It's a warm day in august on the Montreal set of X-Men: Days of Future Past, but Hugh Jackman and Michael Fassbender are having a chilly moment. Wolverine (Jackman) has traveled from the near future where he hates Magneto back to 1973, where, it turns out, he also hates him. At the moment, the mutants are talking smack aboard a private plane bound for Paris. ''So you were always an a--hole,'' says Jackman. To which Fassbender as the younger Magneto responds, ''I take it we're not friends in the future?''
The collision of two eras is at the heart of the latest X-Men installment, due in theaters May 23, 2014. Days of Future Past was inspired by the 1981 Chris Claremont John Byrne comic-book story line of the same name. It's an ambitious, $200 million-plus saga that combines the cast of the original X-Men trilogy (Jackman, Patrick Stewart, Ian McKellen, Halle Berry, Anna Paquin) with that of 2011's hit prequel First Class (Fassbender, James McAvoy, Jennifer Lawrence, Nicholas Hoult). It also returns Bryan Singer to the director's chair after launching the series with 2000's X-Men and 2003's X2. ''I love the franchise,'' says Singer. ''I have very strong feelings about ways to explore it. So a chance to work with the new cast as a director and then to reunite with old friends like Hugh, Patrick, and Ian was a thrill for me.''
And why exactly are the decades colliding? It seems that the near-future Professor X (Stewart) and Magneto (McKellen) must send Wolverine back to the 1970s to alter a course of events involving Mystique (Lawrence) and mutant-hunting robots called Sentinels, created by industrialist Bolivar Trask (Game of Thrones star Peter Dinklage).
While First Class focused more on Magneto's origins, Days of Future Past turns the spotlight on McAvoy's troubled telepath, Charles Xavier. ''Wolverine basically plays the Charles Xavier role in this movie and I kind of play the Wolverine role,'' says McAvoy. ''I'm really f---ing grumpy and I'm also struggling to figure out who I am.'' And the character's evolution will have more than its share of tragedy before the final credits. Says Singer: ''It's a darker movie. It's a story of enormous loss and a sense of hopelessness and a desire to change events, change the future. And things go wrong.''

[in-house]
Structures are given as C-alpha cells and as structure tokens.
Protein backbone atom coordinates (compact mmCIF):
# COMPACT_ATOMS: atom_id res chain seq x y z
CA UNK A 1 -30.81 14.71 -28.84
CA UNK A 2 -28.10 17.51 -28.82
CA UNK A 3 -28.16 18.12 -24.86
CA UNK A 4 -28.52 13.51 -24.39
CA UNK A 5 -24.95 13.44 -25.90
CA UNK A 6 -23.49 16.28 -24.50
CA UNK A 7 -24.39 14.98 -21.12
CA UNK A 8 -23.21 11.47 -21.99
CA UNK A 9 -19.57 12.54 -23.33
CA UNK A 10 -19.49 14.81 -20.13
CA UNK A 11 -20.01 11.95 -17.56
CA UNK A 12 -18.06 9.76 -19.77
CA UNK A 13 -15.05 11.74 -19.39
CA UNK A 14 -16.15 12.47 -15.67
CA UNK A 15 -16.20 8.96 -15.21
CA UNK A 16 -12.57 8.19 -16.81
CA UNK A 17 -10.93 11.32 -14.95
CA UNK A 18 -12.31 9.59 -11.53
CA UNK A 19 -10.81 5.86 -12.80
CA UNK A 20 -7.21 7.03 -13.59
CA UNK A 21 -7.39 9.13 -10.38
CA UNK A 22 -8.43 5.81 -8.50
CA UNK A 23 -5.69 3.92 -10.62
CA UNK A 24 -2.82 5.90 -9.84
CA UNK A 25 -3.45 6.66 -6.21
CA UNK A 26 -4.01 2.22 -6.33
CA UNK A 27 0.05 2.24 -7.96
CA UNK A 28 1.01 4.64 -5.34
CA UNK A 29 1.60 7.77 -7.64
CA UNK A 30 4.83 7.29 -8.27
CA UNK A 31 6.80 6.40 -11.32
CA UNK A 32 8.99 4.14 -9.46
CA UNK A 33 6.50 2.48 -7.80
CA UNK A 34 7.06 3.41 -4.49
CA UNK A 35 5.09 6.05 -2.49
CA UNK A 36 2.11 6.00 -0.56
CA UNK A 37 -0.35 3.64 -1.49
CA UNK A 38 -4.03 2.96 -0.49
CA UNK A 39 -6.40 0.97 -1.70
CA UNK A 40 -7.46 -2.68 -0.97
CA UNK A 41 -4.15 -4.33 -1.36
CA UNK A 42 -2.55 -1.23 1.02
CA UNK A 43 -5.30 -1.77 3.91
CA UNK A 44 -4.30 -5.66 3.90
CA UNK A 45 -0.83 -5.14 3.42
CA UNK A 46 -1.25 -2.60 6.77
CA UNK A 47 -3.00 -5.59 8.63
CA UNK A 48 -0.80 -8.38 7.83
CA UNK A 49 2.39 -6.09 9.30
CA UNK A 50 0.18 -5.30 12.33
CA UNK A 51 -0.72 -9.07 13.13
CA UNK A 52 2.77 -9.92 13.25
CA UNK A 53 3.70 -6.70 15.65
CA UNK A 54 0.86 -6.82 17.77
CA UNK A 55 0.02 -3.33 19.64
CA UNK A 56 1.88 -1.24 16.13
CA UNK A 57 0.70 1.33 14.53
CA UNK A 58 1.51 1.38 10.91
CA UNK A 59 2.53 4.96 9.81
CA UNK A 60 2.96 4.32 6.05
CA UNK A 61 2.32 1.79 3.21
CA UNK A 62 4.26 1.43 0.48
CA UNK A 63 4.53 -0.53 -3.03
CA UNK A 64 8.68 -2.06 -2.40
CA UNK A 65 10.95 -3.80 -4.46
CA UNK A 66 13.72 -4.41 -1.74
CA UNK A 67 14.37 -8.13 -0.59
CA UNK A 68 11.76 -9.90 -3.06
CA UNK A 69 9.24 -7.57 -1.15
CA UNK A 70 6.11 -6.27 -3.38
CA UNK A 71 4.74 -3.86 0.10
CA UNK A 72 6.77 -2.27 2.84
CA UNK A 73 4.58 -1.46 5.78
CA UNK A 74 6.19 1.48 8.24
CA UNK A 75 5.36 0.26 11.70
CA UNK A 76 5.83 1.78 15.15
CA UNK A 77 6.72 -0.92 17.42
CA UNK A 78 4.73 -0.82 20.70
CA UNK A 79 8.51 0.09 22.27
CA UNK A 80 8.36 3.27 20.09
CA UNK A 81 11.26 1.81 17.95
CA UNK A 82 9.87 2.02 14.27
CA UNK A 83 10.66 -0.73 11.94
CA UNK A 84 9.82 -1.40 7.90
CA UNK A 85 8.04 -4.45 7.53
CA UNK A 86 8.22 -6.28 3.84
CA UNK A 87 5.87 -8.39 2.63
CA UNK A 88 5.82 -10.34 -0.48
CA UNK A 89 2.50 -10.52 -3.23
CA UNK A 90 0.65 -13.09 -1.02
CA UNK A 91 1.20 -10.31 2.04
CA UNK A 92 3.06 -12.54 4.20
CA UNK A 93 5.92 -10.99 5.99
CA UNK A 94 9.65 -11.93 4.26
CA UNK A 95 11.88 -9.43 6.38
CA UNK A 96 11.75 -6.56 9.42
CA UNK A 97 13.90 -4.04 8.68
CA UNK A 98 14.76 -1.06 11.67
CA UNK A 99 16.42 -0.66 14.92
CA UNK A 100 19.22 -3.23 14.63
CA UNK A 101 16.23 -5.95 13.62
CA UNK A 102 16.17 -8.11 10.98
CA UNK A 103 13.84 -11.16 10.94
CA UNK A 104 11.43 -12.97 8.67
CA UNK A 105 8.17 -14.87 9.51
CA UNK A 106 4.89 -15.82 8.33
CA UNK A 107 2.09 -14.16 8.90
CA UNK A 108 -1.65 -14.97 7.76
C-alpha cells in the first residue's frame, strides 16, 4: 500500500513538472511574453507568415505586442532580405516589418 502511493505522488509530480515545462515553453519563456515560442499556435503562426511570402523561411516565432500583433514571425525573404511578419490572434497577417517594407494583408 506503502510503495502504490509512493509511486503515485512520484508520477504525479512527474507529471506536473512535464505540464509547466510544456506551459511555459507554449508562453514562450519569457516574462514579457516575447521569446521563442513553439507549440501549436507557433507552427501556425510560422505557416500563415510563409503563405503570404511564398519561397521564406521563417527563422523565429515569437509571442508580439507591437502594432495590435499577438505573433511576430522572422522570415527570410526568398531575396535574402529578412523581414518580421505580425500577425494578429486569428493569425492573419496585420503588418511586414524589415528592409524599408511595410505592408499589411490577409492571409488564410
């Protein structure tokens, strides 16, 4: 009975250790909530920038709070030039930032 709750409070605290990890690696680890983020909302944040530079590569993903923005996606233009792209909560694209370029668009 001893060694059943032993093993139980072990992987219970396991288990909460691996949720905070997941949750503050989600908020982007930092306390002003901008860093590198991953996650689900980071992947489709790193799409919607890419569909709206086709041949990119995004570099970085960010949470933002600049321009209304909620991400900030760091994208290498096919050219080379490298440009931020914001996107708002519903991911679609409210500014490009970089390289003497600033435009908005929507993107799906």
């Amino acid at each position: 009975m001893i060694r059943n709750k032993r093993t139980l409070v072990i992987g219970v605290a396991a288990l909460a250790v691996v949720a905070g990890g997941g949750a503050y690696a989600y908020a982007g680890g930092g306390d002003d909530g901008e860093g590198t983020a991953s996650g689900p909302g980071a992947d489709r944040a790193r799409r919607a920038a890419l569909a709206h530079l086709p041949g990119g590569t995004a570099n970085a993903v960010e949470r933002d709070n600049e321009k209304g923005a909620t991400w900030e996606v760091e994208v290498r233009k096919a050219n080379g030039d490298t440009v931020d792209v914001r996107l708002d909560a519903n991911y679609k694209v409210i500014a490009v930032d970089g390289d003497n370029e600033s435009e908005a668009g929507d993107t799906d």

Adding to a stressful mission, Wolverine (Hugh Jackman) must reunite an estranged Erik Lehnsherr (Michael Fassbender) and Charles Xavier (James McAvoy). ''He's on a ticking clock,'' says Jackman. ''He is the last person on the planet who should be sent. Patience is not his strongest suit.''
Hank McCoy, a.k.a. Beast (Nicholas Hoult), tackles Erik (Fassbender) in an outdoor fountain out of loyalty to Erik's rival Charles. ''There's bad blood because of everything Erik's done to Charles,'' explains Hoult. ''Obviously Hank is on Charles' side completely.''
X's Hover Chair
The original Magneto (Ian McKellen) and Professor X (Patrick Stewart) descend from the X-Jet during a sequence set in the near future. ''Xavier's chair is a hover chair,'' says director Bryan Singer. ''That's something I wanted to do from the comic that I hadn't seen yet.''
New Mutant Foe
Peter Dinklage's Bolivar Trask, on a visit to the Oval Office, isn't your typical mutant-hating villain. ''He's actually kind of a peace lover,'' says Singer. ''He sees the advent of mutants as a way to unite people. There's this moment where he basically explains when modern men came along, it meant extinction for the Neanderthal; now humans are the Neanderthal, so this fight is for our survival as a species.''
Jennifer Lawrence's shape-shifter Mystique is more grown-up (and badass) in Days of Future Past. ''It's 10 years after X-Men: First Class,'' Singer explains. ''She's moving closer and closer to becoming the Mystique we know from X-Men and X2.''
Freed by Wolverine and Charles after being imprisoned, Fassbender's Erik reclaims his familiar Magneto helmet. ''In First Class, we learn how [Erik and Charles] became frenemies,'' explains Singer. ''In this, we learn how they became Magneto and Professor X.''